A greater share of U.S. millennials say they’re likely to buy a home this year, adding to evidence that first-time buyers are finally entering the real estate market and fueling a jump in sales.
A Realtor.com survey of site visitors taken in mid-June showed that about 65 percent of respondents between ages 25 and 34 said they intend to buy a home within the next three months, up from 54 percent in January, according to data released Wednesday at the National Association of Real Estate Editors conference in Miami. The share of millennials visiting Realtor.com with the goal of buying a home increased to 23 percent from 21 percent at the start of the year.
Young buyers, traditionally top drivers of housing demand, are helping to bolster the U.S. housing recovery after years of being hampered by student debt and tight credit. An improving economy, surging rents and the prospect of higher mortgage rates are luring in more homebuyers, especially older millennials starting families.
“We are in the midst of the millennials really seriously getting into the market, and that’s the difference on the existing-home side,” Jonathan Smoke, chief economist at Realtor.com, said during a panel discussion at the conference.
First-time buyers accounted for 32 percent of existing-home sales in May, matching the highest share since 2012, the National Association of Realtors reported this week. Millennials have pulled ahead of the older Generation X as the largest segment of purchasers, according to the trade group.
Life-cycle issues such as marriages and births of children are driving millennials into the homebuying market, as are falling prices for new houses and rising rents, Smoke said.
The share of millennials looking for rentals fell to 20 percent this month from 26 percent in January, according to the survey by Realtor.com, which is operated by News Corp.’s Move Inc. unit. The survey results are based on more than 12,000 respondents from the start of the year to June 15.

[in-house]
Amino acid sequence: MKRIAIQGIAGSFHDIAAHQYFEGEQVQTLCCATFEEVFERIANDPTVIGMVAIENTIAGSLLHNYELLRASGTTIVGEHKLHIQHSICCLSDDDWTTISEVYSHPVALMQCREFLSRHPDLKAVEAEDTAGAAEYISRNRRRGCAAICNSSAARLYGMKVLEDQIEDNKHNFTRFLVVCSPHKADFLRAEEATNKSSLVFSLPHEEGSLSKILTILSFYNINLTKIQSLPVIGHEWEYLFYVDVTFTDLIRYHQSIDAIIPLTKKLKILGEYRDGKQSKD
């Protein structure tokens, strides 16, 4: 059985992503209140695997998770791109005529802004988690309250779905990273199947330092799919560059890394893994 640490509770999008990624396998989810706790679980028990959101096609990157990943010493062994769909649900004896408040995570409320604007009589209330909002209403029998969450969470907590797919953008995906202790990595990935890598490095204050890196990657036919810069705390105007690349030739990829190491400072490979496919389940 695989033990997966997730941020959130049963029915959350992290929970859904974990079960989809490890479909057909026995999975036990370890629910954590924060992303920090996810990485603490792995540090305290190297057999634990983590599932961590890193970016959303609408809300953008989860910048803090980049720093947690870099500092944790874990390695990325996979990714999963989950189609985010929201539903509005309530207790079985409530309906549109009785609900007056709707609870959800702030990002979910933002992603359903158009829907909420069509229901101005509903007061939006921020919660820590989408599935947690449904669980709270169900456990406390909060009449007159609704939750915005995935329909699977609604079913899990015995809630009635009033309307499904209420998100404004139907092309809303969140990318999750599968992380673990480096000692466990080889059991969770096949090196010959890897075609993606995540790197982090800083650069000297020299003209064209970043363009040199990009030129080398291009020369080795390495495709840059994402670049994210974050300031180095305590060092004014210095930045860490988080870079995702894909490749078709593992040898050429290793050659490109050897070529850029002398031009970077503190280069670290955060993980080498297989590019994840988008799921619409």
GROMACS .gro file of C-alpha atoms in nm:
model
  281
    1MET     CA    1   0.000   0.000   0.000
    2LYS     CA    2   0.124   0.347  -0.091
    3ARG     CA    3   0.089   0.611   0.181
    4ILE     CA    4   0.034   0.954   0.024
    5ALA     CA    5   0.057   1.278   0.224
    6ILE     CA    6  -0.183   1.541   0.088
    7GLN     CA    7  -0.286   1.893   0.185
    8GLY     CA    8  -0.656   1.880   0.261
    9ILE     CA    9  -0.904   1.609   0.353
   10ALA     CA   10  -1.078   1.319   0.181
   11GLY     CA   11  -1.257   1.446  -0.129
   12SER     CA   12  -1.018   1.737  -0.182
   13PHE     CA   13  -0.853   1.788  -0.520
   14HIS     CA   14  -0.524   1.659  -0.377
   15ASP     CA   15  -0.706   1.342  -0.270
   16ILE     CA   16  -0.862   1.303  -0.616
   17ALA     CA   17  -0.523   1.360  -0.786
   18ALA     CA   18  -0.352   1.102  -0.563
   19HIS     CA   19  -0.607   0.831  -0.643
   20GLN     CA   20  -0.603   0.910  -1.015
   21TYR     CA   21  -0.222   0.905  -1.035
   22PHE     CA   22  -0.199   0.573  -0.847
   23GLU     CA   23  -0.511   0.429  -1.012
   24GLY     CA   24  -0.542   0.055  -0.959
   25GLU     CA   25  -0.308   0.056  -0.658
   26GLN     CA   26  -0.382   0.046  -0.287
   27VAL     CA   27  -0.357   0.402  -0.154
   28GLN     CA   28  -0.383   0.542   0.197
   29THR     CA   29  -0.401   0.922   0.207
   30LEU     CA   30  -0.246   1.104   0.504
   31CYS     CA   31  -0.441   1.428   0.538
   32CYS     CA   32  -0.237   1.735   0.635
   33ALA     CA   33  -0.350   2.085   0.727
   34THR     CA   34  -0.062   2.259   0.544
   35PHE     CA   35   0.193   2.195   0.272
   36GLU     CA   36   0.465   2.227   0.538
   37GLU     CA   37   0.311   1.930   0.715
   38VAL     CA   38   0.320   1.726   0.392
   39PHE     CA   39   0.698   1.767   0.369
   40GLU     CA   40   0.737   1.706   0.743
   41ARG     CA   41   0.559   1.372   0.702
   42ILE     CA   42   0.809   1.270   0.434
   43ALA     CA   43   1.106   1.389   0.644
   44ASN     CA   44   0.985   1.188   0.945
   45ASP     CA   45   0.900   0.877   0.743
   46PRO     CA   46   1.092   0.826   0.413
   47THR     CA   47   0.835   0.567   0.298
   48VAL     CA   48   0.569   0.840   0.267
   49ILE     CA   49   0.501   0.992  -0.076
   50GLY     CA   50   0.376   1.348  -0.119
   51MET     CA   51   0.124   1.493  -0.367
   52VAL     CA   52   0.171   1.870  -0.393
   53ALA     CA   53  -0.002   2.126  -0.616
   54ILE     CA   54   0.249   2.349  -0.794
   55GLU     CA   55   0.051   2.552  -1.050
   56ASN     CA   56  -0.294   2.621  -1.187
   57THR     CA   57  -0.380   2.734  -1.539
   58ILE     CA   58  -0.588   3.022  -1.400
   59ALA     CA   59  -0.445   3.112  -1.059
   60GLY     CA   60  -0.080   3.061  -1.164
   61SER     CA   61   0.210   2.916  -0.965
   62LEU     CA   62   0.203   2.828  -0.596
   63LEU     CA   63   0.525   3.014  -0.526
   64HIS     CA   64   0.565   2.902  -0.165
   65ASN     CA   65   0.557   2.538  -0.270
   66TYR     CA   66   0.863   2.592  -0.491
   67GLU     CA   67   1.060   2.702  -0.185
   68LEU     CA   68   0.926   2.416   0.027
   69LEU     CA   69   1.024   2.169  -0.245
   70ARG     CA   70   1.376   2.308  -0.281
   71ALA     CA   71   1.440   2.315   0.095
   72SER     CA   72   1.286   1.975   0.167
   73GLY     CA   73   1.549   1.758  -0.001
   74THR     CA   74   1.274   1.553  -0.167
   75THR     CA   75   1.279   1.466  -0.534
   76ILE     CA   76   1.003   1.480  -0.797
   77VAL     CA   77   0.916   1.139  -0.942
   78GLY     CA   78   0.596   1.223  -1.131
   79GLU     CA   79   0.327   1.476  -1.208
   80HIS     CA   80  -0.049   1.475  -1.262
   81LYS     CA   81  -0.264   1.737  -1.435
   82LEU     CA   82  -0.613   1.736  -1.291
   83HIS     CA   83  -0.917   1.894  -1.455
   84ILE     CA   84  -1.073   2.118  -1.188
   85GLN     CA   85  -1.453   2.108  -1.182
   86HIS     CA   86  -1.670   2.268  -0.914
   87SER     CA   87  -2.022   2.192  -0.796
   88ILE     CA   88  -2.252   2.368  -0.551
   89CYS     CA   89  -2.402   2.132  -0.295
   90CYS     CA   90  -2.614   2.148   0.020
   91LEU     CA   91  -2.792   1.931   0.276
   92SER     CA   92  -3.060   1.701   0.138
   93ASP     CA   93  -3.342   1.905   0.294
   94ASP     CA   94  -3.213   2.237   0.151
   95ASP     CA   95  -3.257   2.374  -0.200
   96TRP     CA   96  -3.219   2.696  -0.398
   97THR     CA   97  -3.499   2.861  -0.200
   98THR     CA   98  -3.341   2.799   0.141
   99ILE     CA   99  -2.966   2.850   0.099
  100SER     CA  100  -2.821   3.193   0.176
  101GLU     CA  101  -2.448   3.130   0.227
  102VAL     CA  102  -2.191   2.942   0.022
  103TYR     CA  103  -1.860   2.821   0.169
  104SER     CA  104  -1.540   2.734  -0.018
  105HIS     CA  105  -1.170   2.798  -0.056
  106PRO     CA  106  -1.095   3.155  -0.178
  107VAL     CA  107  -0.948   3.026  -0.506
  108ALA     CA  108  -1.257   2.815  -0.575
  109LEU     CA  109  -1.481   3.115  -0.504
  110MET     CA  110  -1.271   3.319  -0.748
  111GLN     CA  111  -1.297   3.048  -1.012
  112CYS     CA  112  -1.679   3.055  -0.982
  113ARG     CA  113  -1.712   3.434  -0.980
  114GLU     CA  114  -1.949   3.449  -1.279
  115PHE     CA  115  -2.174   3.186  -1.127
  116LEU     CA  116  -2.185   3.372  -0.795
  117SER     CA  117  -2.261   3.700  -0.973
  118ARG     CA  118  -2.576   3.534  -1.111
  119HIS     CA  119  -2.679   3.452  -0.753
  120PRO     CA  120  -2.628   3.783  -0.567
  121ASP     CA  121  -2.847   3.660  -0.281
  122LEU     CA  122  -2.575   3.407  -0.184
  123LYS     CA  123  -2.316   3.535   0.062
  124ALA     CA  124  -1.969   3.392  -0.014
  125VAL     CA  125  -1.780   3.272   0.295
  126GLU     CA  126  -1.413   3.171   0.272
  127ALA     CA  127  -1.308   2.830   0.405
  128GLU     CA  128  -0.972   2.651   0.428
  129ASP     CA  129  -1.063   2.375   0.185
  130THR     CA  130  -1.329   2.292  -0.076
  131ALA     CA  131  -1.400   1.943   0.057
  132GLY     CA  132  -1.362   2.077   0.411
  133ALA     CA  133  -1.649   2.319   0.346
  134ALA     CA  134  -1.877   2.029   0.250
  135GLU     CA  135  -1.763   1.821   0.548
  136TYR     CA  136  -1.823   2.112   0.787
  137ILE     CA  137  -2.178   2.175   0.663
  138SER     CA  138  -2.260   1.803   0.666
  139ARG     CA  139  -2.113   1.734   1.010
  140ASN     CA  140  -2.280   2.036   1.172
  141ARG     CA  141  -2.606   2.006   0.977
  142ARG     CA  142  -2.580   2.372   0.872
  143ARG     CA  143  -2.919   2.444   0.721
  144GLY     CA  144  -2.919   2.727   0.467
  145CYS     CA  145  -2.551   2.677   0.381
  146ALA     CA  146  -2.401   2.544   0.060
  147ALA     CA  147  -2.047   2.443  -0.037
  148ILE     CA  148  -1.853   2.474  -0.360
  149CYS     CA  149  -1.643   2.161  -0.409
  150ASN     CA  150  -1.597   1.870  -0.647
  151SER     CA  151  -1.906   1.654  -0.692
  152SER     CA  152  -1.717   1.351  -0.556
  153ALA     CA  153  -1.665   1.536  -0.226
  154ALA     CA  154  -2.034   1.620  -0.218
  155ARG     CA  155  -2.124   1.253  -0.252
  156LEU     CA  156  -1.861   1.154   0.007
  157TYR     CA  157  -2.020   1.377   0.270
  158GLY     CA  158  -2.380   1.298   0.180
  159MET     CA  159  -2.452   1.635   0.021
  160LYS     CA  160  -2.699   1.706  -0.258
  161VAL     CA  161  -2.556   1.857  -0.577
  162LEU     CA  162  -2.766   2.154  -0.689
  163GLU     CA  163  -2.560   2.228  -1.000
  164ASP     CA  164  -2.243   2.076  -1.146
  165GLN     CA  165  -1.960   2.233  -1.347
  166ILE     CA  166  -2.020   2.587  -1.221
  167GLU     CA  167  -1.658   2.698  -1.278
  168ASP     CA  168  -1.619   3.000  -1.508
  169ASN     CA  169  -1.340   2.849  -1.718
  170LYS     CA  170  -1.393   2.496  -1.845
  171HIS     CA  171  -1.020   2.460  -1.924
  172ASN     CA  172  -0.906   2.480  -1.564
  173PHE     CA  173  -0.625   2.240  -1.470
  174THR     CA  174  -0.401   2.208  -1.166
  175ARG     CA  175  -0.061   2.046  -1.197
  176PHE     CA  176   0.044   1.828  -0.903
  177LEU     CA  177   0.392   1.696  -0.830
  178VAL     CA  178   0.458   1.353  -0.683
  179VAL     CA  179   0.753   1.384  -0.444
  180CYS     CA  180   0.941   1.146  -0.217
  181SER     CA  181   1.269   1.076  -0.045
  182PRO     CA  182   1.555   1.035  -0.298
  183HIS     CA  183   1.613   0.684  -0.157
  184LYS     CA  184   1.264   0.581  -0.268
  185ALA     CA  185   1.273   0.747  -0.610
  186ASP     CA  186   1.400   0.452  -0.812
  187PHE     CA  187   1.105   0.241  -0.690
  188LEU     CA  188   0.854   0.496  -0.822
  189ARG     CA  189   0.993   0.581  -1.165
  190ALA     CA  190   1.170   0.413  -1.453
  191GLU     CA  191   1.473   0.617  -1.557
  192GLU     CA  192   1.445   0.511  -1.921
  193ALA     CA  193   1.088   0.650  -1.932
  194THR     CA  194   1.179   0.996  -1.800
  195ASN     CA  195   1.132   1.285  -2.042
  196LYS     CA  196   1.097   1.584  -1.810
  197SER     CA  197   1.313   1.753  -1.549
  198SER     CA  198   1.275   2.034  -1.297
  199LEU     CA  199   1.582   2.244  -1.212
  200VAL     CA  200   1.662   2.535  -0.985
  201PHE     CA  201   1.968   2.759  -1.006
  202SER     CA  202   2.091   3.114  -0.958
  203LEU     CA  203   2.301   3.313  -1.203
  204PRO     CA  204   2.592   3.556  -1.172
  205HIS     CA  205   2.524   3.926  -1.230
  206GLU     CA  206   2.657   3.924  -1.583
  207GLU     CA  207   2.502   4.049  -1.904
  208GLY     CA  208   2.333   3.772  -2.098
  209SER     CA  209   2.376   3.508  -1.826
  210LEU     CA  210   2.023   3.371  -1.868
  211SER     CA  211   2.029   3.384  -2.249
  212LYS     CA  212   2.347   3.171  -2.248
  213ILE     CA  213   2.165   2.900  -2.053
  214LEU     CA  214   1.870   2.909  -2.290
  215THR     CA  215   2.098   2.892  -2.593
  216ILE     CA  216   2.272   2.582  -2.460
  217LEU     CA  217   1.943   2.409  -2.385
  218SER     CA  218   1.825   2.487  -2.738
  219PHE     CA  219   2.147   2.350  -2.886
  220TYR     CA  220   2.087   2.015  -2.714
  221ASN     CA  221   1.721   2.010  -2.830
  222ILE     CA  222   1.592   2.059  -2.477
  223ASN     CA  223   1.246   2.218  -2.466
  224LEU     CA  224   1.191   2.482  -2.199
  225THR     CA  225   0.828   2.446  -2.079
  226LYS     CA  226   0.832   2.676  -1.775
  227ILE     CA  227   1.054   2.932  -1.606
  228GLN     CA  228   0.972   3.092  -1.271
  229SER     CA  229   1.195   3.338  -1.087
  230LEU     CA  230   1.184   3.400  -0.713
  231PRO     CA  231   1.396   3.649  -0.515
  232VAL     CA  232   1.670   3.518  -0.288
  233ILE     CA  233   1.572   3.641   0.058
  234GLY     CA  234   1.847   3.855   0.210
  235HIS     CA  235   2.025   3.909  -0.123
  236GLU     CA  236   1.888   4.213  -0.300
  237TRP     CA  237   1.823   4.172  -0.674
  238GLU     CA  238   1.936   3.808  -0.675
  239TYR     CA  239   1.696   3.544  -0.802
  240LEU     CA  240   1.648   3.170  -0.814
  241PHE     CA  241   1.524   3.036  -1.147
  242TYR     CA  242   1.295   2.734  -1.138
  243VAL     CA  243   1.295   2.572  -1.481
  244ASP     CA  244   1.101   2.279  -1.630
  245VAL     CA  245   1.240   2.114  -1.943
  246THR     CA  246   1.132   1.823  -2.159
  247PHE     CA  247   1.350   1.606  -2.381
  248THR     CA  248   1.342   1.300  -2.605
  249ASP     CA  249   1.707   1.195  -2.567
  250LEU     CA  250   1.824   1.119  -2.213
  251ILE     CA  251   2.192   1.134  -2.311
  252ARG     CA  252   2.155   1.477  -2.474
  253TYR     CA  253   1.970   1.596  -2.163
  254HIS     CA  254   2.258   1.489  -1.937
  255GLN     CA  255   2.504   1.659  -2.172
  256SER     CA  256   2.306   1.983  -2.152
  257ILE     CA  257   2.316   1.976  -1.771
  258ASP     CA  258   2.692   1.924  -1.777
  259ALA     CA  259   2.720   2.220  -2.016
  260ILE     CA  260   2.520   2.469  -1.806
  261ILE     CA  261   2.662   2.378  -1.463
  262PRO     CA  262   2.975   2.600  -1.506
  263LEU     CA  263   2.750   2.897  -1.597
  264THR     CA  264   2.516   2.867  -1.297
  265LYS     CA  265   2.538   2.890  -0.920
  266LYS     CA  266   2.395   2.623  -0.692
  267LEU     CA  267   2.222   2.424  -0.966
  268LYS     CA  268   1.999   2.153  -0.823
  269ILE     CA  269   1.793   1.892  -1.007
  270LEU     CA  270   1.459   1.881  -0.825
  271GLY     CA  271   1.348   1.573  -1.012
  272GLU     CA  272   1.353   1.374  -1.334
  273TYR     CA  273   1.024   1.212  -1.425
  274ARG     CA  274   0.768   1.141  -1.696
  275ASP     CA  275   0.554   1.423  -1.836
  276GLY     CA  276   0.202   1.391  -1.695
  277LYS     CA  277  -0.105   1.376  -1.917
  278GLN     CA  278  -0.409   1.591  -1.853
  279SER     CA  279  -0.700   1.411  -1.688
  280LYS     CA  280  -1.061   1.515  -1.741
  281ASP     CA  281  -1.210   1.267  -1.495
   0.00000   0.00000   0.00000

The prospect of rising mortgage rates is helping to push younger buyers off the fence, Franklin Codel, head of mortgage production at Wells Fargo & Co., said on the NAREE panel. The average rate for a 30-year fixed mortgage has climbed to 4 percent after falling to as low as 3.59 percent this year, according to Freddie Mac.
In Wells Fargo surveys of potential homebuyers, 93 percent of millennials indicate they want to own a home at some point in their lives — despite some people’s beliefs that young Americans are less interested in buying properties and more willing to be lifelong renters, Codel said.
“It’s just a question of when and preparedness,” Codel said.
One factor limiting millennial purchases is the “tremendous amount” of student debt they’re burdened by, said Dennis Carlson, deputy chief economist at Equifax Inc.
Americans under the age of 30 had a total of $369 billion in student debt last year, up from $146 billion a decade earlier, according to data from Equifax released Wednesday.
“I don’t think it’s the only issue holding millennials back,” Carlson said at the panel, adding that unemployment and underemployment are keeping some young people from making property purchases.
First-time buyers are likely to have the most impact on the existing-home sales market because prices for new houses tend to be higher. They’re entering the new-home market from a “virtually nonexistent” level, and remain constrained by tight credit, Stuart Miller, chief executive officer of Lennar Corp., said on the homebuilder’s earnings conference call Wednesday.
“The doubling up of the millennials during the downturn will ultimately unwind and give way to household formation,” Miller said. “We’ve already seen evidence that this is beginning to happen.”
Written by Prashant Gopal and Daniel Taub of Bloomberg